Cormac MacConnell: When life tightens its tentacles

The Leaving Certificate examination inspires Cormac's tear-jerker of the worst possible kind.

Like most of you, if the truth be told, I possess a dark sadistic streak.

I keep it smothered under layers of


for ten months of the year but, the Lord forgive me, I release it at every available opportunity from this time onwards.

I should be ashamed of myself, but I’m not. And that is the impure truth.

My malevolence emerges in the form of a song I wrote about 20 years ago.

It is triggered by the annual advent of the Leaving Certificate examinations to which our beautiful young generations are subjected to every summer, as life first tightens its tentacles around, them and their families.

I cannot play any instrument.

I am a poor singer too, normally the worst in the pub singing sessions where I am most likely to become sadistic.

But that does not matter at all.

My song, you see, is called

The Leaving

, and is a tear-jerker of the worst possible kind. To add to its impact, when called upon to sing, I always insist on silencing the musicians present. And I point my silvery beard towards the ceiling, to resemble some obscure saint in an old stained glass window.

The first verse, especially for the Mammies present, suffering more than their sons and daughters, is truly cruel. Here it is:

“From a city bus, at noon one summer afternoon,

Through a classroom windowpane, I saw them all,

Young heads over papers bent, as the pens a-racing went,

On an honours paperchase in that exam hall.

They looked so very young, that it seemed very wrong,

To have them captured there, out of the sun,

For those that teach the youth don’t teach them all the truth,

When the Leaving is over, the leaving is just begun.”


“For they are doing the Leaving, and still are grieving,

Not quite believing their childhood‘s gone,

Though they may fail or pass, time comes for every class,

When the Leaving is over, the Leaving is just begun.”

Normally, God forgive me again, I see tears on cheeks at the end of that verse. That is bad enough, but the second verse is even more cruel. It deals with the annual flight of thousands of our newly qualified nurses to foreign shores to escape the shortcomings of our crumbling health service:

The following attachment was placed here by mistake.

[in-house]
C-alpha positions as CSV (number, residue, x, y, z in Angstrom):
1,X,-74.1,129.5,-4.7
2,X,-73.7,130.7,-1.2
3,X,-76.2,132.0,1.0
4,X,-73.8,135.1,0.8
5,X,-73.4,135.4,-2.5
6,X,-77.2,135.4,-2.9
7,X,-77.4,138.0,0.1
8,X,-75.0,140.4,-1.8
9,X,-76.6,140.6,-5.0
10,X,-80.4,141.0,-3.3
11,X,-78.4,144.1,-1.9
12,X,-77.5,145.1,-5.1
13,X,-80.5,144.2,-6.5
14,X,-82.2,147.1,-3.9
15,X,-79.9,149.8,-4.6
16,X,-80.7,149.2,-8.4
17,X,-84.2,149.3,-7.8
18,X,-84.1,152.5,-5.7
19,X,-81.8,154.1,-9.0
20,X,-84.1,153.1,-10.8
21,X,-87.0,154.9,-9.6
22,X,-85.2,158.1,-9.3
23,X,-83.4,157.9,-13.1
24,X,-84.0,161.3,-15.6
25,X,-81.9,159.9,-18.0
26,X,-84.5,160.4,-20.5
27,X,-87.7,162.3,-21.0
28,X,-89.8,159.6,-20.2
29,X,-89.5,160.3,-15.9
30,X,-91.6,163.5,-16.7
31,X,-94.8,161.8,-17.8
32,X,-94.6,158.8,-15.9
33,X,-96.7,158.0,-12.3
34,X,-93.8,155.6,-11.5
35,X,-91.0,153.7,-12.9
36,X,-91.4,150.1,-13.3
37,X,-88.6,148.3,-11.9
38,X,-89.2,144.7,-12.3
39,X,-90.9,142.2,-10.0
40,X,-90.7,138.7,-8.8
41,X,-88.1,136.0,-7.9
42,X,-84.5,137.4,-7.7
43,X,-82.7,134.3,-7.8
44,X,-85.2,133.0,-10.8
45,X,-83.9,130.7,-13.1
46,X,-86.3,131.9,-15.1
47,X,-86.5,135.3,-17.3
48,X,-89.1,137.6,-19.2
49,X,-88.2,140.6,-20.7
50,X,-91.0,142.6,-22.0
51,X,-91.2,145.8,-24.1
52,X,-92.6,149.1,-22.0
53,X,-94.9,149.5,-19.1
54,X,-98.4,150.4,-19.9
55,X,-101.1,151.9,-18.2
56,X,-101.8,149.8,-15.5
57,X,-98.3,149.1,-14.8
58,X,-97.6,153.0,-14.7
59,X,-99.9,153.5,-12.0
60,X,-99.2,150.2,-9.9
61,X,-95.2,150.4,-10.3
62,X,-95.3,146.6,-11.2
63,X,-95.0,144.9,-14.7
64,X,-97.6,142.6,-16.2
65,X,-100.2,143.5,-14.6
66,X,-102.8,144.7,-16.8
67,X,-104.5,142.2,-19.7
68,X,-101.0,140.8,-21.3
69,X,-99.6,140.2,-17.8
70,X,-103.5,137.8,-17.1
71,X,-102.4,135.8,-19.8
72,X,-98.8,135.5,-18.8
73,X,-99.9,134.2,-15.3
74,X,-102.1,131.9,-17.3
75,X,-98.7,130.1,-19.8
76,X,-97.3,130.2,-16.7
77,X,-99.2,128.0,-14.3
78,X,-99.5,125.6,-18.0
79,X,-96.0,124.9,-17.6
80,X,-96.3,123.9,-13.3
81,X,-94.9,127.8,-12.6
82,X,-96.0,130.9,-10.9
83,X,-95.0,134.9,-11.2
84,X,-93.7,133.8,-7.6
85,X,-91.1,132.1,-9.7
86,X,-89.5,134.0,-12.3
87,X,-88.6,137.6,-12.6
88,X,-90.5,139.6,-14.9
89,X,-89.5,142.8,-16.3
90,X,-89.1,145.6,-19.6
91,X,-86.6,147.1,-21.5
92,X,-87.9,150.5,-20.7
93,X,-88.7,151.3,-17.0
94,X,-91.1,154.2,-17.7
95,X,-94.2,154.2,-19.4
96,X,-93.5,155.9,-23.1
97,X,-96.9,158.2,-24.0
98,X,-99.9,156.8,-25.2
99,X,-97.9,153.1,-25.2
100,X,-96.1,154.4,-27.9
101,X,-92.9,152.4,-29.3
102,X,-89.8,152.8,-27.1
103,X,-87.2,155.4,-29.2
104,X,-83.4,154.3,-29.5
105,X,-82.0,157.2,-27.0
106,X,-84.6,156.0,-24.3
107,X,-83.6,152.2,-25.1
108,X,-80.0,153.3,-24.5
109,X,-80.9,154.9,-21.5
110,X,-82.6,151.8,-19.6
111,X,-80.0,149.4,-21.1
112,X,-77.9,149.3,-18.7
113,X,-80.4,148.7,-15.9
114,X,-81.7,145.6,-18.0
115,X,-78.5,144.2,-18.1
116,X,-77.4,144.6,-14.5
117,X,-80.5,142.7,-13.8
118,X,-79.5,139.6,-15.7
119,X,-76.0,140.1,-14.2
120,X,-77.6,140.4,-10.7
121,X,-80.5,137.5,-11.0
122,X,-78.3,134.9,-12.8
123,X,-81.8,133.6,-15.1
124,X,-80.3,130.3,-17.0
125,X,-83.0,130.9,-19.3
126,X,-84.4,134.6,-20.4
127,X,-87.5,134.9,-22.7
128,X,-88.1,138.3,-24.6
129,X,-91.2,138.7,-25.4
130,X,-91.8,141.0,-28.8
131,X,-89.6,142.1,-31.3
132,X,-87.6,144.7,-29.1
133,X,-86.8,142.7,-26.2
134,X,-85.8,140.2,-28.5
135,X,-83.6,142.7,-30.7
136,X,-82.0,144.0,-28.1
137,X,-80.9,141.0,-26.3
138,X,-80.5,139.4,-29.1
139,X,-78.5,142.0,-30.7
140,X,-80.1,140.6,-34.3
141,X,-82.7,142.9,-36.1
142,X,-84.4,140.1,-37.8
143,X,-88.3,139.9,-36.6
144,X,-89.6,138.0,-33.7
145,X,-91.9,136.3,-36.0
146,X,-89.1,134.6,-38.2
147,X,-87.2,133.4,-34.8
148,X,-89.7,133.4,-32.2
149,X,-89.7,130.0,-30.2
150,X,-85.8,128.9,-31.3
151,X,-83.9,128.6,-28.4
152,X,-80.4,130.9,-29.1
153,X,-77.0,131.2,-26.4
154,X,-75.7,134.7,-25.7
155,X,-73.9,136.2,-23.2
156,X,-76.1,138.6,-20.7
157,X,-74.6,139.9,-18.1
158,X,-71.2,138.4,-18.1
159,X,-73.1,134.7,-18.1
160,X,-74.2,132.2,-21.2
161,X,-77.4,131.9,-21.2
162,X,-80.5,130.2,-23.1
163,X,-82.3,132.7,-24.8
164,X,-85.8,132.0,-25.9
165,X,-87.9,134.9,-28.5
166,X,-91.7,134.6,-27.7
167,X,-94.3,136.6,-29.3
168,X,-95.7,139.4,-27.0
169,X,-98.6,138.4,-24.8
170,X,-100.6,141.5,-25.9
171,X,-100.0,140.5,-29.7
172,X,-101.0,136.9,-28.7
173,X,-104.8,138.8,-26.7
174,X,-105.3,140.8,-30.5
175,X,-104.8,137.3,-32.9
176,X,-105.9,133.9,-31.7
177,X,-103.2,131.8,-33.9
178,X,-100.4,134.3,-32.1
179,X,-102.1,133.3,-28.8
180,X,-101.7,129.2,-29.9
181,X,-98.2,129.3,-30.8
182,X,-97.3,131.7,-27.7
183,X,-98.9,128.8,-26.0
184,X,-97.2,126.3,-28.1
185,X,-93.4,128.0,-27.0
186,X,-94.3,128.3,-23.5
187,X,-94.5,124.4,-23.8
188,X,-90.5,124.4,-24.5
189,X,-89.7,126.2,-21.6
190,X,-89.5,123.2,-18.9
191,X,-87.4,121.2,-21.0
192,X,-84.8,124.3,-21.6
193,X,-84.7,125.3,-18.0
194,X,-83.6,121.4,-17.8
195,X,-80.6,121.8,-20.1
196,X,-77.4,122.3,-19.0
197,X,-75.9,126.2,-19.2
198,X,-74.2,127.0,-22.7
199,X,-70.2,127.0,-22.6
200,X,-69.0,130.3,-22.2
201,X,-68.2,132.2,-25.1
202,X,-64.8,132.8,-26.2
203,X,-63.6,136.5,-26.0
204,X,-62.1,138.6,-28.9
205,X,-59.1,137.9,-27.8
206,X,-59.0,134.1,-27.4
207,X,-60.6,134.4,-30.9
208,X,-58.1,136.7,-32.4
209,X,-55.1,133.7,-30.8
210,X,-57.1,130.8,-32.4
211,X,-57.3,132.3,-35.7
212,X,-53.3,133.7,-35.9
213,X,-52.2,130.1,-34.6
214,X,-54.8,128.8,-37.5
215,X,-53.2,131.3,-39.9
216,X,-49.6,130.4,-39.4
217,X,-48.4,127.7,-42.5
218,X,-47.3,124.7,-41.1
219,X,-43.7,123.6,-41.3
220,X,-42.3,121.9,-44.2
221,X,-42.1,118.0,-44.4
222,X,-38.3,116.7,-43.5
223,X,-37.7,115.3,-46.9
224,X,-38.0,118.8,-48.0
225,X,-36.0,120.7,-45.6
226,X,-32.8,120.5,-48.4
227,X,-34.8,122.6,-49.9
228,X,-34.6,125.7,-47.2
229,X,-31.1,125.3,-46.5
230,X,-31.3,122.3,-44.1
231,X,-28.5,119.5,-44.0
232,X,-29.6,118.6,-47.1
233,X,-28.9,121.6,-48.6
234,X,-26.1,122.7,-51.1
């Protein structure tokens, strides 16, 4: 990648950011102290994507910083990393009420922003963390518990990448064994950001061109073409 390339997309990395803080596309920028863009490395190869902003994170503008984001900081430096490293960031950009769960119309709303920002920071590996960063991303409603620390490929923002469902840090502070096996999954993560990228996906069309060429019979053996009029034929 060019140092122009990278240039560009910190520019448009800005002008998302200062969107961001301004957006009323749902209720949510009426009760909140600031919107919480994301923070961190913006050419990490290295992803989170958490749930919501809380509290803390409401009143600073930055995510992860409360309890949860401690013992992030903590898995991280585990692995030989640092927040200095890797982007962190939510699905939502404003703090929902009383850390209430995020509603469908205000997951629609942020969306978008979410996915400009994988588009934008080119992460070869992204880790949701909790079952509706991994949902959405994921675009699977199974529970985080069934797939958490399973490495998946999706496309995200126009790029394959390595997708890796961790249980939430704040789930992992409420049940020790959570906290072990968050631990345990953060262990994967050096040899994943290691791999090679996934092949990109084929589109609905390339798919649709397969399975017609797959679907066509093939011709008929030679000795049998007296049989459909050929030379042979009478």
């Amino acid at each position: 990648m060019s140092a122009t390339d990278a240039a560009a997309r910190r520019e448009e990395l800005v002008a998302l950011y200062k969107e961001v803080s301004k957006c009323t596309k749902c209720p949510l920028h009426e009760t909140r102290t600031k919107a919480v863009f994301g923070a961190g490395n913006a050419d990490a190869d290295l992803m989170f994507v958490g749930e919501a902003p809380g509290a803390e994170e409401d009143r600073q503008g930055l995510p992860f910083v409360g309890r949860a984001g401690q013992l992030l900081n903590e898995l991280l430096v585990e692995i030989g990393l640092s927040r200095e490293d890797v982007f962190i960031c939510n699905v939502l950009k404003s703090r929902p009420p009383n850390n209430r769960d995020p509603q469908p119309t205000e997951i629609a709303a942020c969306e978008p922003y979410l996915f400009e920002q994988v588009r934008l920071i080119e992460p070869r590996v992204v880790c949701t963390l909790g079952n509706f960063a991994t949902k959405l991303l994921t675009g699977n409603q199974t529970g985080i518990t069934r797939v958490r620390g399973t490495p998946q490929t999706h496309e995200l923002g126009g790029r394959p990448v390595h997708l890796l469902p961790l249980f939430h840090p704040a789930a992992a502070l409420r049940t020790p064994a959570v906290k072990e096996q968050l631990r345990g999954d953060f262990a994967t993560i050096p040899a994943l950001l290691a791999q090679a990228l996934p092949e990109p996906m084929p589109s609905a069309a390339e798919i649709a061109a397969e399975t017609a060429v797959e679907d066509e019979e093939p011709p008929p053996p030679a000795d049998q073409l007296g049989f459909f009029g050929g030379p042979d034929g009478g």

“In the Shannon Airport hall, I saw a beauty tall,

And the lad that loved her well stood by her side,

She was bound for Boston town to wear her nurse’s gown,

She’d got her papers cleared, no need to hide,

But he’d been turned away, no job nor place to stay,

No skill the Yankees need, prospect unknown,

I watched them kiss goodbye, I saw her start to cry,

Then she walked that exit line all on her own.

“For they are doing the Leaving, and still are grieving,

Not quite believing their childhood‘s gone,

Though they may fail or pass, time comes for every class,

When the Leaving is over, the leaving is just begun”.

And maybe my most sadistic verse of all is the last one, reserved for the more senior drinkers in the pub who have survived the previous travails and tests, and carried on with their good and gentle lives:

“In the ward of oldest men, a quarter after ten,

The oldest man lay there, five score and two,

Gaunt face and silver hair, not moving, just lying there,

Watching statues on the wall, nothing left to do,

They knew he was unwell when he rang the locker bell,

But the little nun who came knew what to do,

‘John put your hand in mine, your soul is set for flyin’

The door is open wide, just walk on through.

“For he was doing his Leaving and still was grieving,

Not quite believing his course has run,

At last he’s got his pass, and he’s in the honours class,

And the Leaving is over, all the exams are done”.

Stick any air on top of these lyrics, no matter how poor a singer you are, and see the effect for yourself!

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